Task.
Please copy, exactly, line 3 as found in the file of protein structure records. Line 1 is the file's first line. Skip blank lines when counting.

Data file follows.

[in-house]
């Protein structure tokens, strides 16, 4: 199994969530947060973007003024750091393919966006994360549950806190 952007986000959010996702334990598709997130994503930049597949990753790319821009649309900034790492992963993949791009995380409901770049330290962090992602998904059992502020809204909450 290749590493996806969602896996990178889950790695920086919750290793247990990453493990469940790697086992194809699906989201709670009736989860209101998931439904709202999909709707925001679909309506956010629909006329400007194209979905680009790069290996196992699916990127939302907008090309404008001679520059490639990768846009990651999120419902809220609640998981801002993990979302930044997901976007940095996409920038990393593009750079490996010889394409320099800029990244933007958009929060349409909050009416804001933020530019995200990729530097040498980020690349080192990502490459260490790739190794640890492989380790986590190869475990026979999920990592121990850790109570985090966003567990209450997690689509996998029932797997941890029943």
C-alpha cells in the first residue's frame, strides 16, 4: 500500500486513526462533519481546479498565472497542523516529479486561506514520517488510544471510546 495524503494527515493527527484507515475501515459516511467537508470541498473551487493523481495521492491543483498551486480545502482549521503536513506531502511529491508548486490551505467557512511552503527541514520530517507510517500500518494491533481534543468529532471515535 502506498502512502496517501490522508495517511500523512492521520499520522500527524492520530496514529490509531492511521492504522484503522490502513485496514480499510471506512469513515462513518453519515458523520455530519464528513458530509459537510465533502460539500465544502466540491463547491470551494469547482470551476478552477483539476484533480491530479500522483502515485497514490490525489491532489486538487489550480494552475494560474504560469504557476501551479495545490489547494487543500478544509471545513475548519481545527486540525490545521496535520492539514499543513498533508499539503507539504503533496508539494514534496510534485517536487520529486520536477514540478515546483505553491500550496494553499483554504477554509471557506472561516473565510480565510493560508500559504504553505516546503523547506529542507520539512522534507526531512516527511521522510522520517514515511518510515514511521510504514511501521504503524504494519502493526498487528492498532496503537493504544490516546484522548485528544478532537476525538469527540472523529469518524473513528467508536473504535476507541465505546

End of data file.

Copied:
C-alpha cells in the first residue's frame, strides 16, 4: 500500500486513526462533519481546479498565472497542523516529479486561506514520517488510544471510546 495524503494527515493527527484507515475501515459516511467537508470541498473551487493523481495521492491543483498551486480545502482549521503536513506531502511529491508548486490551505467557512511552503527541514520530517507510517500500518494491533481534543468529532471515535 502506498502512502496517501490522508495517511500523512492521520499520522500527524492520530496514529490509531492511521492504522484503522490502513485496514480499510471506512469513515462513518453519515458523520455530519464528513458530509459537510465533502460539500465544502466540491463547491470551494469547482470551476478552477483539476484533480491530479500522483502515485497514490490525489491532489486538487489550480494552475494560474504560469504557476501551479495545490489547494487543500478544509471545513475548519481545527486540525490545521496535520492539514499543513498533508499539503507539504503533496508539494514534496510534485517536487520529486520536477514540478515546483505553491500550496494553499483554504477554509471557506472561516473565510480565510493560508500559504504553505516546503523547506529542507520539512522534507526531512516527511521522510522520517514515511518510515514511521510504514511501521504503524504494519502493526498487528492498532496503537493504544490516546484522548485528544478532537476525538469527540472523529469518524473513528467508536473504535476507541465505546